Legal Defence and Assistance ProjectLagos, Nigeria
Published April 10, 2008
Reforming Nigeria's Criminal Justice System
Almost 65 percent of Nigeria’s prisoners are detained awaiting trial. Some spend a decade in jail – trapped by poverty, a lack of legal representation, or paperwork lost in an overstretched bureaucracy.
The Legal Defence and Assistance Project (LEDAP) offers hope. Established in 1997 by a group of human rights lawyers who had been detained without charge under the military government of General Sani Abacha, LEDAP at first offered support and legal assistance to political prisoners. Since Nigeria’s return to civilian rule in 1999, LEDAP’s mission has expanded to defending human rights for all, promoting the rule of law, and improving both the nation’s criminal justice system and its legal framework for protecting human rights.
Based in Lagos, but with four regional offices across Nigeria, LEDAP has now attained national prominence. It has a membership approaching 2,500 and has enlisted 750 lawyers who assist more than 6,000 indigent clients pro bono each year. Over the last six years, it has trained almost 4,000 lawyers, 2,250 prosecutors, and more than 1,000 police staff on human rights norms.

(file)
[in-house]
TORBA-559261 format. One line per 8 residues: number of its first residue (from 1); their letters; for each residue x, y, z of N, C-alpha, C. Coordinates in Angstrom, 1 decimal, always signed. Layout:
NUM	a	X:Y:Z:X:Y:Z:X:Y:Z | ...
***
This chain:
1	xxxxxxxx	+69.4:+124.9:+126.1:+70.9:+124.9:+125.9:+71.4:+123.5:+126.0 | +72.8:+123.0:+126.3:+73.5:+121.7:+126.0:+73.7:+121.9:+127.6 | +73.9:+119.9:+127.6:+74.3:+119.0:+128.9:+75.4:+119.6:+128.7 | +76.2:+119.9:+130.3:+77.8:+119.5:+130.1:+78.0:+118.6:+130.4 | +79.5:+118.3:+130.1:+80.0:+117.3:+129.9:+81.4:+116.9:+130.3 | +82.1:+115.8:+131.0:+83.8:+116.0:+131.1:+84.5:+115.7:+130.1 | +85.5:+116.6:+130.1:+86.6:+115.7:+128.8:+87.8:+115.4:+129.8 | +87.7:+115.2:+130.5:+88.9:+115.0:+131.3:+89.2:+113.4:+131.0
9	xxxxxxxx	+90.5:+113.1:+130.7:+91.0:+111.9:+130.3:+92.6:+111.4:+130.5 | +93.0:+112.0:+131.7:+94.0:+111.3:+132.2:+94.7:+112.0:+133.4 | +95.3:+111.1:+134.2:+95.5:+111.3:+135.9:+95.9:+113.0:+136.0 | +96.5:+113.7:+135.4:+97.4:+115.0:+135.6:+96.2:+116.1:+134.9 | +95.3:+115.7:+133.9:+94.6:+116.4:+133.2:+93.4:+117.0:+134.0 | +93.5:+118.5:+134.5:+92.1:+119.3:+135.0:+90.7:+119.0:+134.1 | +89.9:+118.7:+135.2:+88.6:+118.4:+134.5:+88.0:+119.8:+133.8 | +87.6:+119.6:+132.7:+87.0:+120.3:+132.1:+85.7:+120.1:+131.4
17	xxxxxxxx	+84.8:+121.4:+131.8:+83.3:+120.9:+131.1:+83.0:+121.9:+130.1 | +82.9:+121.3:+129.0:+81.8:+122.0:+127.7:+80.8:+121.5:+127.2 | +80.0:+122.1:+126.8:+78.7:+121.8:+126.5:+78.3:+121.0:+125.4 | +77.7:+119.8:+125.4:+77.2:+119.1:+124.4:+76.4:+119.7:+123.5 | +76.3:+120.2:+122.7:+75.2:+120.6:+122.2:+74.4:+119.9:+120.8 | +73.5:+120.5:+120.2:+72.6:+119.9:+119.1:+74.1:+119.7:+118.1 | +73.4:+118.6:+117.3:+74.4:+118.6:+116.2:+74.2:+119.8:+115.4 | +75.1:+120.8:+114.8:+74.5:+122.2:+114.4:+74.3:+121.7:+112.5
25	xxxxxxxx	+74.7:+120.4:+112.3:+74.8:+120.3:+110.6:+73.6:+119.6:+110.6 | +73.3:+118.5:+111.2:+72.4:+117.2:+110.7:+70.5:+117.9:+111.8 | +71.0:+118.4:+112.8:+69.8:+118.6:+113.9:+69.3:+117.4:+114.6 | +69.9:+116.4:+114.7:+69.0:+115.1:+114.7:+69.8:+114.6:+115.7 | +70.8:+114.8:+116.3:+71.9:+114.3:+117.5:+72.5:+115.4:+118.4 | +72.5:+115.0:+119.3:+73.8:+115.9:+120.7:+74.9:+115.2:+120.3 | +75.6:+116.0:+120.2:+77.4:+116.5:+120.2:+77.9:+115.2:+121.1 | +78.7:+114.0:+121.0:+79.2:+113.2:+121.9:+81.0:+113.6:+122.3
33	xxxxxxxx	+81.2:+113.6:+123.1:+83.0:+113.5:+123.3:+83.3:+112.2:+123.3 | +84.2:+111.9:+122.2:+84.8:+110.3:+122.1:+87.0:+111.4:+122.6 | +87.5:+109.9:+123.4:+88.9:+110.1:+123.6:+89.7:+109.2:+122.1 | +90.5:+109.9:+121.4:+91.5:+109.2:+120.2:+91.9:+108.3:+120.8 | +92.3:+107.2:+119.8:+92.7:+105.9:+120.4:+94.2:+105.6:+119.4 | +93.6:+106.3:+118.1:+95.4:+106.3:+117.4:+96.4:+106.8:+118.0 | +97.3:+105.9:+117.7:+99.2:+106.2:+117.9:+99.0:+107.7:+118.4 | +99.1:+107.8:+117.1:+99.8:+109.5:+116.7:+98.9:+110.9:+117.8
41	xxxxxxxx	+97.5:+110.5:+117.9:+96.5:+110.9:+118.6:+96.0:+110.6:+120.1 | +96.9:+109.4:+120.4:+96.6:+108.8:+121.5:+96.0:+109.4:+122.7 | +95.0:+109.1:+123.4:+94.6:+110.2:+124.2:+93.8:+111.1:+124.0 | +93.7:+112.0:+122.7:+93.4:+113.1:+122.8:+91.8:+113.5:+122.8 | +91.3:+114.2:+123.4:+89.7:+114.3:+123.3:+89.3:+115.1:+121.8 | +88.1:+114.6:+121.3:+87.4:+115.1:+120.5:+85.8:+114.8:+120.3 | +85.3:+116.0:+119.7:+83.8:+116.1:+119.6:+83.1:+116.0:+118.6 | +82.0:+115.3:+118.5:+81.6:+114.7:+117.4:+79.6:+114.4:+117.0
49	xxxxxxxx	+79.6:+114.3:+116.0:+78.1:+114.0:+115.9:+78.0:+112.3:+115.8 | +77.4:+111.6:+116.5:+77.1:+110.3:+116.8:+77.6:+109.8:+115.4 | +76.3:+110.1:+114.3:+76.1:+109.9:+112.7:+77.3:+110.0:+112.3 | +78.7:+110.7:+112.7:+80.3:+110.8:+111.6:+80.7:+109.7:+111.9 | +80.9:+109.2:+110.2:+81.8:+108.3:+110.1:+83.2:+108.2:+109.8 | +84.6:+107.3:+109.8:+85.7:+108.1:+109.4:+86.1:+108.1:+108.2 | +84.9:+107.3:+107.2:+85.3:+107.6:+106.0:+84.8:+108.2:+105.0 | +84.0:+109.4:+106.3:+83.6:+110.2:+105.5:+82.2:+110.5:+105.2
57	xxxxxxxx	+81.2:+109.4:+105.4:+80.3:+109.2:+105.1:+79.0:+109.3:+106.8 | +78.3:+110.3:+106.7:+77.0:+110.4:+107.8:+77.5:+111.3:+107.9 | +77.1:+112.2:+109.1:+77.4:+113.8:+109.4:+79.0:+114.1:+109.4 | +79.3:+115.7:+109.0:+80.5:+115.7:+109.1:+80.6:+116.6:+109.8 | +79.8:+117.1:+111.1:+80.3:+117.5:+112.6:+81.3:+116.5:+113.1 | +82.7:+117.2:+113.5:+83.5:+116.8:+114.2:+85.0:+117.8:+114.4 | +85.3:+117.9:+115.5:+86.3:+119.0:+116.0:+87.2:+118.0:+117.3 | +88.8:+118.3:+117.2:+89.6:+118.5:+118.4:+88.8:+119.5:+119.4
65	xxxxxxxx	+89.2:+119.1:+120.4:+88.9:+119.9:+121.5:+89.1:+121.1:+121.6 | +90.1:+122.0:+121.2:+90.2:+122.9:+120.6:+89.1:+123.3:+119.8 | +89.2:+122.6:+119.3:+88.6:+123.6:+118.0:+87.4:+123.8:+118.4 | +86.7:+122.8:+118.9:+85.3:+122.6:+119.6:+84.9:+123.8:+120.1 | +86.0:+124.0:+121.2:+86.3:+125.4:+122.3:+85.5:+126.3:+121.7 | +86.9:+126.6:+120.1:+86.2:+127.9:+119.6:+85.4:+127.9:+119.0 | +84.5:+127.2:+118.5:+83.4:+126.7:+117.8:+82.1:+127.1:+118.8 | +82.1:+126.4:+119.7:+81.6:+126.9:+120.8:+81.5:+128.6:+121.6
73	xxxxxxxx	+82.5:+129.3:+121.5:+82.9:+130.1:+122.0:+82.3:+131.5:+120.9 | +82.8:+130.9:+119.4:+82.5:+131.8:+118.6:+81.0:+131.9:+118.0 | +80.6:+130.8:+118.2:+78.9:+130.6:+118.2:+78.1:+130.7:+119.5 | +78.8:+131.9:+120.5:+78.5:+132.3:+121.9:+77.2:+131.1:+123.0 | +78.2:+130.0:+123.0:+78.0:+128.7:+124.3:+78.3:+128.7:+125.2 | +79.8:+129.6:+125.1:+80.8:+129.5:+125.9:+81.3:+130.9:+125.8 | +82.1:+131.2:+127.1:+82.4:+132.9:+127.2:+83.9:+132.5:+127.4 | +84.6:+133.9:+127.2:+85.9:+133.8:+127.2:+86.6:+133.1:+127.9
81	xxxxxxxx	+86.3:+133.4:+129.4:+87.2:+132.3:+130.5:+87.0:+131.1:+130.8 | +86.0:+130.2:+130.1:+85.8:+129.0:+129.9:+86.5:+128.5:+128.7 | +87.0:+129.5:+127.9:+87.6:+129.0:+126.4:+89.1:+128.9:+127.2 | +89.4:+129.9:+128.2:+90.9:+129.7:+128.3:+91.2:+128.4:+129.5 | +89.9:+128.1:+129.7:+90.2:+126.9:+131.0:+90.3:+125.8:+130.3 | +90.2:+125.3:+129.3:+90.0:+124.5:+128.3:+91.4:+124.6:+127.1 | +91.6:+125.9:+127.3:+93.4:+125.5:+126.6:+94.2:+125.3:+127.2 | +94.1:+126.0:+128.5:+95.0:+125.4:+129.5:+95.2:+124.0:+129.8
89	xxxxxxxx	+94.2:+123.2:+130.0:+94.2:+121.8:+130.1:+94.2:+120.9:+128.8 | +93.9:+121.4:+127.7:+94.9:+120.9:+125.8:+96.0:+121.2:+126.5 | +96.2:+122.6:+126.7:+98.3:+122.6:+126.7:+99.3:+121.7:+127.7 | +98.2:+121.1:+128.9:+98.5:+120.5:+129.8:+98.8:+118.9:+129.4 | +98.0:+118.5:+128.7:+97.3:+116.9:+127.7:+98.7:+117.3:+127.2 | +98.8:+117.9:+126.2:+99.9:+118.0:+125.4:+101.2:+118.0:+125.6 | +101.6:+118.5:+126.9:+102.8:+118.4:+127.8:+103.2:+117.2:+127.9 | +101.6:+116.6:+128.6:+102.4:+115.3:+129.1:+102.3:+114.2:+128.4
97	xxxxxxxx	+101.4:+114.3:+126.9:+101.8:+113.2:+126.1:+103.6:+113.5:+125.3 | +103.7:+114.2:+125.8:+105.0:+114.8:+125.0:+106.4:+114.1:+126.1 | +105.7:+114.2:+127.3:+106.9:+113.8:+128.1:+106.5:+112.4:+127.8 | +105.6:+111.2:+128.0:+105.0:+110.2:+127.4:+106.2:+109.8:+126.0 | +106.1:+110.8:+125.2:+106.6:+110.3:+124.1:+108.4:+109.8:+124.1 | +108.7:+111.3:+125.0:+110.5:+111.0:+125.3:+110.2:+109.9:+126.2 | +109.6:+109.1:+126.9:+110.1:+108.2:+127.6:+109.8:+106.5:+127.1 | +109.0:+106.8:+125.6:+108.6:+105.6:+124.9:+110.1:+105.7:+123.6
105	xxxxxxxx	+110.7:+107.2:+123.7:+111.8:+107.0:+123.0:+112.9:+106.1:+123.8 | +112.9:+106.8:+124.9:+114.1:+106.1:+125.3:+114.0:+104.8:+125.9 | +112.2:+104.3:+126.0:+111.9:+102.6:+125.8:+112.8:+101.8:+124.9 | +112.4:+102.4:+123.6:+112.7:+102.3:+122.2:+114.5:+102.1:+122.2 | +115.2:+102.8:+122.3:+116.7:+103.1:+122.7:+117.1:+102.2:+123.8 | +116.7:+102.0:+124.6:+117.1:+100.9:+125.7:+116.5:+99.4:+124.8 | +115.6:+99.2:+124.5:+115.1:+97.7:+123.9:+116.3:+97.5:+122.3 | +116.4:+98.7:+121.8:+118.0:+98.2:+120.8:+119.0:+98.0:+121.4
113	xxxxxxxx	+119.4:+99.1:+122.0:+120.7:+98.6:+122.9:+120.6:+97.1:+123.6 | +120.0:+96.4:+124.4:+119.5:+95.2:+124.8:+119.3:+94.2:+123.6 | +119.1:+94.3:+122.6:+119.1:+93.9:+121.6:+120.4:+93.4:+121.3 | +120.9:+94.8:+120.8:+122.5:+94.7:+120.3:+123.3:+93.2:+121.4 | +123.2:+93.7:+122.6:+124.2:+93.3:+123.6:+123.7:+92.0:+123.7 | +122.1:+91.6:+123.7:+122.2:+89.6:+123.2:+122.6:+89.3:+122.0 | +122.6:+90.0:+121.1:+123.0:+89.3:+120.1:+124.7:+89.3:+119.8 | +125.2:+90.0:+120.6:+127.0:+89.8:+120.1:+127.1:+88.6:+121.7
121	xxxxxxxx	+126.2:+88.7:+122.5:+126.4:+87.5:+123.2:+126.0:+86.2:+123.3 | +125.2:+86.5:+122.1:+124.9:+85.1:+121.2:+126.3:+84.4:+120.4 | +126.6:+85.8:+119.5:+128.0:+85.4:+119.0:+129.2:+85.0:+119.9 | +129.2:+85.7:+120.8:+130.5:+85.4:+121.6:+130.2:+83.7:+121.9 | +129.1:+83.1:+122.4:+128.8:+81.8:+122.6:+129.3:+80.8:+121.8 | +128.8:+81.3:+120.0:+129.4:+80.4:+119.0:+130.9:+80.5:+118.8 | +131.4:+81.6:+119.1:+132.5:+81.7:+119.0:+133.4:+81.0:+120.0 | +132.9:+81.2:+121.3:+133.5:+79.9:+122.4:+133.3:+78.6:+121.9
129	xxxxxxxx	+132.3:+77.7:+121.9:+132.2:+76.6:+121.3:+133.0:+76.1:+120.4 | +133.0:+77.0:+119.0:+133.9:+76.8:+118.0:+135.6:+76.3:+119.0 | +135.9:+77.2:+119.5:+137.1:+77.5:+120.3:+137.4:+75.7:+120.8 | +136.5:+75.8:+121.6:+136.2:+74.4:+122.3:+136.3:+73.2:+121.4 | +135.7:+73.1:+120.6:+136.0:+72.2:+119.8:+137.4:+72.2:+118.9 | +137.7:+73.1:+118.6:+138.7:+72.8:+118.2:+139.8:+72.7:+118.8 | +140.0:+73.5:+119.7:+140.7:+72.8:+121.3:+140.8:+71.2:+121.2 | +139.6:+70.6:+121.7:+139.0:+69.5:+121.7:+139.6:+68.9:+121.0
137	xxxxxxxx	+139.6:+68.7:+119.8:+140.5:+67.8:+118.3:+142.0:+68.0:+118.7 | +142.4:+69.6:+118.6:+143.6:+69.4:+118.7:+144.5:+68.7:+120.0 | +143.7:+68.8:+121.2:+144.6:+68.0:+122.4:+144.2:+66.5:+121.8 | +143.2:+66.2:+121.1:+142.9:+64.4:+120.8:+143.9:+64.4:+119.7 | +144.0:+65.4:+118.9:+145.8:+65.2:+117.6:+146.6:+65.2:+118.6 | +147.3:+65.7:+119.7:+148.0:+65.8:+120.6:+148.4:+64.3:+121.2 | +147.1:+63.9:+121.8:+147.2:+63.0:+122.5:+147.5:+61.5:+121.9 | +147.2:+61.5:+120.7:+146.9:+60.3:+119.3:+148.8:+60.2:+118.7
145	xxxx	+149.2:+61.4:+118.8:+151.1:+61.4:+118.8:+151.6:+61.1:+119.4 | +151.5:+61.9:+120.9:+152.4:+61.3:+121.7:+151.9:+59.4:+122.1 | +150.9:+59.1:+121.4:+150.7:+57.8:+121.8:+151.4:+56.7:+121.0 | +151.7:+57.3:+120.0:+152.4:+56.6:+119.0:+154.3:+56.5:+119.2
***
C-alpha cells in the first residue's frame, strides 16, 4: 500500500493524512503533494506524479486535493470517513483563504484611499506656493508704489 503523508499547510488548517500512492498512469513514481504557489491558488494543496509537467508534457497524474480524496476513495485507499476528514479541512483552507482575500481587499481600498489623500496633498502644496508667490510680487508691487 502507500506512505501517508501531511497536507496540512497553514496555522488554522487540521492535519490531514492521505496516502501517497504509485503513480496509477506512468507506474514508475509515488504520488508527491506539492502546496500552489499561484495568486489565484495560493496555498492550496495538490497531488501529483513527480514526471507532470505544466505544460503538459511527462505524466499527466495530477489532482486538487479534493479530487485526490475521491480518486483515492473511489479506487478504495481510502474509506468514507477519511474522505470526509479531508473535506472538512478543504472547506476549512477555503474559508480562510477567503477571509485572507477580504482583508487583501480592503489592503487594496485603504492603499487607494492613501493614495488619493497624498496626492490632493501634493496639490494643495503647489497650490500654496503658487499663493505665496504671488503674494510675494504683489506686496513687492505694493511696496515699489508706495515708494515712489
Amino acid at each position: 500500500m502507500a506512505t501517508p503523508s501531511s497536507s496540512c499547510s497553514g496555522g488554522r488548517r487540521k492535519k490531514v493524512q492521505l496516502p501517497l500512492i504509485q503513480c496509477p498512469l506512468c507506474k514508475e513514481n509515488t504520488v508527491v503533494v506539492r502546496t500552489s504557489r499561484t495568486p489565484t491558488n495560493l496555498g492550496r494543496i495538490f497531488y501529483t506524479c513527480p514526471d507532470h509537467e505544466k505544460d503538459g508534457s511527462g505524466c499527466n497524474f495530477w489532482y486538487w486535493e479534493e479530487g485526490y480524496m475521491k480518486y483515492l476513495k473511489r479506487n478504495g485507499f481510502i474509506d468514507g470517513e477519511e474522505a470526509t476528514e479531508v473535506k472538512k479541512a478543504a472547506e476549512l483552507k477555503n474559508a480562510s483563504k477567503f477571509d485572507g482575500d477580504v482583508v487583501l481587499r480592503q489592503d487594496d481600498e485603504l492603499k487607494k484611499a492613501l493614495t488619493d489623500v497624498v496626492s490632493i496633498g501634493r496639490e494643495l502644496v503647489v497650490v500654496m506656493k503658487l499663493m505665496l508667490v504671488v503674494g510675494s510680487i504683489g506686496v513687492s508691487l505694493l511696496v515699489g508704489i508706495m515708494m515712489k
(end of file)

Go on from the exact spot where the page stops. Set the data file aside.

Since LEDAP began its work with the States’ Ministries of Justice, 45 percent more cases are adjudicated. The organization also provides legal assistance to indigent criminal defendants and other victims of human rights violations.
LEDAP was a key part of the National Working Group on the reform of criminal justice in Nigeria which called for sweeping changes to the administration of the justice system to increase efficiency, improve education, and instill a deeper respect for human rights.
In reforming the administration of criminal justice, training government officials, and instilling a respect for the law as a positive element of a healthy democracy, LEDAP is making a vital contribution to Nigeria’s aspirations for a society that respects the rule of law.
LEDAP will use its $500,000 grant to establish a resource center for law and human rights in the Federal Capital of Nigeria, Abuja.
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